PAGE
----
Author Lisa Unger keeps readers on edge, one page at a time

In her most recent psychological thriller, The Stranger Inside, author Lisa Unger takes readers deep into the minds of both perpetrator and victim to pose questions about crime and justice and explore whether sometimes people deserve what comes to them.

Provoking contemplation between right and wrong through intricately drawn characters that grab and hold readers’ attention is Unger’s signature style. This is the seventeenth novel for the New York Times bestselling author, who lives with her family in Indian Shores.

Lisa Unger

A master of suspense, Unger received two Edgar Award nominations in 2019 and her novels have been voted best of the year, or top picks, by a number of outlets including NBC’s Today and ABC’s Good Morning America.

The Stranger Inside follows Rain, now a suburban stay-at-home mom, who narrowly escaped abduction as a child. Her two best friends were not so lucky. The abductor was tried and sent to prison, but later released ,and killed by an unknown assailant. Now, another brutal murderer who escaped justice is found dead. There are eerie similarities to the murder of Rain’s friends’ abductor. Rain can’t let her past go; she is drawn into determining if there is a vigilante at work with more targets in the future.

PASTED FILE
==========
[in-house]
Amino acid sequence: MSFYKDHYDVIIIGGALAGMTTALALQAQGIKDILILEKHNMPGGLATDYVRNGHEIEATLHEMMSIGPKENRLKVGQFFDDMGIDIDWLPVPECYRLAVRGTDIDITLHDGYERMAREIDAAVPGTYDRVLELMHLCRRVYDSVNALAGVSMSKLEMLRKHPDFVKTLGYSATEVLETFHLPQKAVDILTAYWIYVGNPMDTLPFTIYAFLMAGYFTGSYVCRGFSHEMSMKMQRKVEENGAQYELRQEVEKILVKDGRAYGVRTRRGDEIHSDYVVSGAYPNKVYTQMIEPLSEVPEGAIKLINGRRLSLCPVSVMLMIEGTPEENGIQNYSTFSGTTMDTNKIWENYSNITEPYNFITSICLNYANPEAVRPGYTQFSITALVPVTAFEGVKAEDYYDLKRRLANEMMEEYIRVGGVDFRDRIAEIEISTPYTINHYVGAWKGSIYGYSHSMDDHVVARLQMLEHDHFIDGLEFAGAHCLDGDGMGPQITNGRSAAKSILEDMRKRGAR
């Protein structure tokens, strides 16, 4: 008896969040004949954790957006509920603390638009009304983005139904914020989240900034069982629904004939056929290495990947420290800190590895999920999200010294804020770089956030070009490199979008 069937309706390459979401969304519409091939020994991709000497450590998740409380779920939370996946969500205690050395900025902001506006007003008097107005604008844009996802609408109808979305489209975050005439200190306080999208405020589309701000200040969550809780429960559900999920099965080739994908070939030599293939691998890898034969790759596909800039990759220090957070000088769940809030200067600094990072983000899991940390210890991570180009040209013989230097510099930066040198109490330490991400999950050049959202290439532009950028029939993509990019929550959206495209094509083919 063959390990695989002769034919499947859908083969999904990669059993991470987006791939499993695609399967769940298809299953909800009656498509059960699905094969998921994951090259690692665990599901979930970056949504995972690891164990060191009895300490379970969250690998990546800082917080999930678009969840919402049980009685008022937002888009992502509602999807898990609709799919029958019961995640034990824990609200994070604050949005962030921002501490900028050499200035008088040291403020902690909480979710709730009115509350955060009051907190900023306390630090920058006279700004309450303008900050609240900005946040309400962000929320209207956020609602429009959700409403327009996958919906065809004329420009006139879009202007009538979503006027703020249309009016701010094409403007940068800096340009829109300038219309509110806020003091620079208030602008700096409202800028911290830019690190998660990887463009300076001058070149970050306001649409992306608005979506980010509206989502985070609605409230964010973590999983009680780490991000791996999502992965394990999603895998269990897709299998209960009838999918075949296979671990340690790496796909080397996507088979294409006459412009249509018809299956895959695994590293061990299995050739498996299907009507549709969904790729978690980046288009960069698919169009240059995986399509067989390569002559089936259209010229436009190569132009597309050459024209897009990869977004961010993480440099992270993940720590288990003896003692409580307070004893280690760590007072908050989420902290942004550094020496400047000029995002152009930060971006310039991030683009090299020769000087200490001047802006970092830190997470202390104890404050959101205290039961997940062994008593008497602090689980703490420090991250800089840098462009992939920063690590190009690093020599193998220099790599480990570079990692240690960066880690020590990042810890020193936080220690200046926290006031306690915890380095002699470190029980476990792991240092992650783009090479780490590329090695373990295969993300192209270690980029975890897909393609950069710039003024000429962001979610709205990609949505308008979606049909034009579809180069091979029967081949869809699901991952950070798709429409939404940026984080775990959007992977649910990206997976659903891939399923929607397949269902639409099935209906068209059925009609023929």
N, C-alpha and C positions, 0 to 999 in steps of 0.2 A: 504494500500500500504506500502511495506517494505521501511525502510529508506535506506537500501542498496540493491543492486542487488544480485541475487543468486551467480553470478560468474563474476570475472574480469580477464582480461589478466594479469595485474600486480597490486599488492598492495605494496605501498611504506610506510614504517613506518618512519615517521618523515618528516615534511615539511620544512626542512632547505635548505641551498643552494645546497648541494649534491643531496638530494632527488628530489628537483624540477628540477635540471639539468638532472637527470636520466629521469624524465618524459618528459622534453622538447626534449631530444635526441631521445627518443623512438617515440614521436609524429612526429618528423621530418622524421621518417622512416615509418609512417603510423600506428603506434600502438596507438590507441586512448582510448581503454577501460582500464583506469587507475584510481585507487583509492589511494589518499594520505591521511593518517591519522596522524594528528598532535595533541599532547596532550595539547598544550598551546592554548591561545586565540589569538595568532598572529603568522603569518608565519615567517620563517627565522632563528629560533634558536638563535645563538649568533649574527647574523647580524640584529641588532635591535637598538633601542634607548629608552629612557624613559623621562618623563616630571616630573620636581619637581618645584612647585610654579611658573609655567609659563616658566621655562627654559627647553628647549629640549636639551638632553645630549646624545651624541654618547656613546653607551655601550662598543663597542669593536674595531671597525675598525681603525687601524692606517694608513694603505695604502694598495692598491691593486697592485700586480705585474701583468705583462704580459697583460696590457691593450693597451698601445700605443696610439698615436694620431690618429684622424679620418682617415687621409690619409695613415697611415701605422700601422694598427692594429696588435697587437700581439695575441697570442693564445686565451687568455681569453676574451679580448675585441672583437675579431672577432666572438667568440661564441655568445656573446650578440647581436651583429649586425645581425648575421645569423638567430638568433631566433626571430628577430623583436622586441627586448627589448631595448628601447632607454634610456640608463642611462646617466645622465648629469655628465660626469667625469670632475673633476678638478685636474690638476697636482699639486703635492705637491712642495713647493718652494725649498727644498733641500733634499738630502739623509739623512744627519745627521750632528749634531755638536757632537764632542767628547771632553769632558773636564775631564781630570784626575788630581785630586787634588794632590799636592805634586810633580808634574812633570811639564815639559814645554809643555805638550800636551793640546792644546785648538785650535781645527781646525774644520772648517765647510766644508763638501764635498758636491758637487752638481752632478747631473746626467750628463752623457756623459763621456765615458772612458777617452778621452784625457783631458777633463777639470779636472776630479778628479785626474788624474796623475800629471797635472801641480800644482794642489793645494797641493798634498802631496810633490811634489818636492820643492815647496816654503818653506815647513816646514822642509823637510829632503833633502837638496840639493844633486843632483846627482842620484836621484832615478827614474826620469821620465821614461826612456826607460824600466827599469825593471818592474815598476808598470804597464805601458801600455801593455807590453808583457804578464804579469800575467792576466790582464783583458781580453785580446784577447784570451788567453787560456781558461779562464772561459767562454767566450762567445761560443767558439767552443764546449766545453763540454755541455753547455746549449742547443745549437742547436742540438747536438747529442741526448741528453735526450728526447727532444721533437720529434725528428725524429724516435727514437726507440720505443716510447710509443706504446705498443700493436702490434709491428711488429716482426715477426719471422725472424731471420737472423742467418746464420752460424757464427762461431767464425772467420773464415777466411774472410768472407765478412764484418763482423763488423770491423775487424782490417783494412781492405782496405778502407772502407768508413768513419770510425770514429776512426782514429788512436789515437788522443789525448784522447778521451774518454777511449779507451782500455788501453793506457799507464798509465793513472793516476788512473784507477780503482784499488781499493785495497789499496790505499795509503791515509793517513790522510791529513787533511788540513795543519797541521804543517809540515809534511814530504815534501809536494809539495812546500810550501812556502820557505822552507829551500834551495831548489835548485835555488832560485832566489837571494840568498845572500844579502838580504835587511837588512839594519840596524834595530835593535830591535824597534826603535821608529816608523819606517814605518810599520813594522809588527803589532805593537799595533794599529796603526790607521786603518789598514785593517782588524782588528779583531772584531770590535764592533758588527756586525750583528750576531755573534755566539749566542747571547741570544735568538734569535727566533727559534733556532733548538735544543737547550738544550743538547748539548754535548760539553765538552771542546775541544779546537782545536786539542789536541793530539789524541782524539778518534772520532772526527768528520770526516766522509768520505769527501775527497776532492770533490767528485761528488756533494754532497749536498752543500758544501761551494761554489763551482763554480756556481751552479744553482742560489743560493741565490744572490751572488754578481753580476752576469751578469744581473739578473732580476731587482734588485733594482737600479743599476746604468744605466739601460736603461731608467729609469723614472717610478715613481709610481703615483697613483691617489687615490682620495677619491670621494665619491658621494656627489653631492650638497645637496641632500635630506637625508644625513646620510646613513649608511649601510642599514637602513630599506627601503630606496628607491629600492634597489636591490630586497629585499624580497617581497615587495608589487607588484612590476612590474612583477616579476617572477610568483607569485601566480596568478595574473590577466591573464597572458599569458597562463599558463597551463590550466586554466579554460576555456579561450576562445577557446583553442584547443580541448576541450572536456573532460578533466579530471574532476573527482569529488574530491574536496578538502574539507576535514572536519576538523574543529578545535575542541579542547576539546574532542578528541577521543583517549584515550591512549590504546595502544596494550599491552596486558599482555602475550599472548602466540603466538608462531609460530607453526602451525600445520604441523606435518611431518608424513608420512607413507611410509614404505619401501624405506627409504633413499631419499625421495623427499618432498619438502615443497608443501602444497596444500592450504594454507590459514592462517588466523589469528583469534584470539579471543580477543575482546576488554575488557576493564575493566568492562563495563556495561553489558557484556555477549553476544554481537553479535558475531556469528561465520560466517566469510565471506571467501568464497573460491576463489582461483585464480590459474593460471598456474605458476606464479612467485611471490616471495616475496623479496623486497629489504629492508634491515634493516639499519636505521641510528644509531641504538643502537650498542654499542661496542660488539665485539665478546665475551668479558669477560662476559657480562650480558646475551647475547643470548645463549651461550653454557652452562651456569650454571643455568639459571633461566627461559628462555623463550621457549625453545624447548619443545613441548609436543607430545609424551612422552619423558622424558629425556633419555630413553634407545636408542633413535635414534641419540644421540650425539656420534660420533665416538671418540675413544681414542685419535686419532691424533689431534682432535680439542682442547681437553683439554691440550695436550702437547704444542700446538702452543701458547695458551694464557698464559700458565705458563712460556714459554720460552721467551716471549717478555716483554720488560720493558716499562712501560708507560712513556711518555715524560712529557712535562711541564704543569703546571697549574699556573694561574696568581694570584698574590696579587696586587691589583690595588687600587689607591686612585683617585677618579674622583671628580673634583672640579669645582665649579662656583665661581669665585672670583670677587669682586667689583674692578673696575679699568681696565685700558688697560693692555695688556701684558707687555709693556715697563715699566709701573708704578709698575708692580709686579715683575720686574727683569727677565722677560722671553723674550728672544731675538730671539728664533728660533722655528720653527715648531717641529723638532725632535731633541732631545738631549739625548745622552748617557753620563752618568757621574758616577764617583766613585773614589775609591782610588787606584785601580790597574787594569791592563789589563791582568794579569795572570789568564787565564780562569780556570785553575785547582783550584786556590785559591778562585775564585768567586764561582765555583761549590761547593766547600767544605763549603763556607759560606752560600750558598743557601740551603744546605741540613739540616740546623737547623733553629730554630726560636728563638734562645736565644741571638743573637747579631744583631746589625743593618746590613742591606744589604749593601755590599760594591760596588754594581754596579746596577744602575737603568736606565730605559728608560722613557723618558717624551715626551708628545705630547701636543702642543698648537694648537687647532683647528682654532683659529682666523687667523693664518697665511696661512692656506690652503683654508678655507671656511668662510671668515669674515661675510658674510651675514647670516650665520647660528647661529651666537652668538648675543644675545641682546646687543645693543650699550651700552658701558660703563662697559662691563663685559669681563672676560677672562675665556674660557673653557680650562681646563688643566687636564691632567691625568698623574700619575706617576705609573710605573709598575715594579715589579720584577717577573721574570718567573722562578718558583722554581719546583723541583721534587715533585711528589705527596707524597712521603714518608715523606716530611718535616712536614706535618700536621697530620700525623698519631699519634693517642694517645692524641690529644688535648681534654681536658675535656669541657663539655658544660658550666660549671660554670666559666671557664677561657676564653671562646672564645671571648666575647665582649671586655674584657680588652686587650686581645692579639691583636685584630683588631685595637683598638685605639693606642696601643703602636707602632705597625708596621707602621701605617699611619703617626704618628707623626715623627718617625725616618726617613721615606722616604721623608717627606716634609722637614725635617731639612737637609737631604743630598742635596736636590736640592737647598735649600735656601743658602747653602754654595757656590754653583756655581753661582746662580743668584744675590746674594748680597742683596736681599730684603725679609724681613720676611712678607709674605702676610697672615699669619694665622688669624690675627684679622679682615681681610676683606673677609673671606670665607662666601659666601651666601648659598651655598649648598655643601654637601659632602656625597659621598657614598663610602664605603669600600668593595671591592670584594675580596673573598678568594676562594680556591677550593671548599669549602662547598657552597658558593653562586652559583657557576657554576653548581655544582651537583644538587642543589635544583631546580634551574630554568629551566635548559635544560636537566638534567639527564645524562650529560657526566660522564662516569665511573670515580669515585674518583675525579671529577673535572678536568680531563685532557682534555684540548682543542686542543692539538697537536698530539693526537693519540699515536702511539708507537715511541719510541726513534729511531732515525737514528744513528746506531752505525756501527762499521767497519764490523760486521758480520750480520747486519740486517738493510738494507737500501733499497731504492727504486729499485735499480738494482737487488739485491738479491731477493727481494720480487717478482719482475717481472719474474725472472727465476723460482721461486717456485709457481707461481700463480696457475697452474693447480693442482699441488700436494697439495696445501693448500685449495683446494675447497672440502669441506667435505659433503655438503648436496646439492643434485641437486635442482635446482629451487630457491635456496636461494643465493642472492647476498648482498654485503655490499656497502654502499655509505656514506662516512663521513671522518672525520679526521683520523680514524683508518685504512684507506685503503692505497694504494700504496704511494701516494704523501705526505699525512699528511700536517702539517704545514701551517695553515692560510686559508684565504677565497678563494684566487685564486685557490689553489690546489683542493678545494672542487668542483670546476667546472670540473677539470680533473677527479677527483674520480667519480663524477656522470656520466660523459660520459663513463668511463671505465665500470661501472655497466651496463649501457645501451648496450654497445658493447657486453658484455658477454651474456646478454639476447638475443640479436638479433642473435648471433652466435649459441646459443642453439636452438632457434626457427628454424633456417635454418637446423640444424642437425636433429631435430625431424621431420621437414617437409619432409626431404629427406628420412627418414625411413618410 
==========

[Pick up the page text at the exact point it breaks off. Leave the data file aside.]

As a thriller writer, Unger has to put herself into the shoes of both killer and protagonist on a daily basis. It’s natural to wonder if these dark themes bleed over into her personal life. Hearing the joy in her voice when she speaks of her husband and 13-year-old daughter quickly puts these thoughts to rest.

“The mingling of work and family and working from home can be messy but I feel incredibly blessed for how it’s worked out,” Unger says. “It’s a blessing to love being a mom, to love the work you do and to love being in that creative space.”

Unger’s path to writing suspense novels was in part shaped by a horrific crime in the suburban New York town where she grew up.

“When I was 15, a girl I knew was abducted and murdered,” she says. “We lived in a semirural place where you think nothing bad could ever happen. It was a horrific event that shaped my life and really informed me as a writer. It changed the way I saw the world.”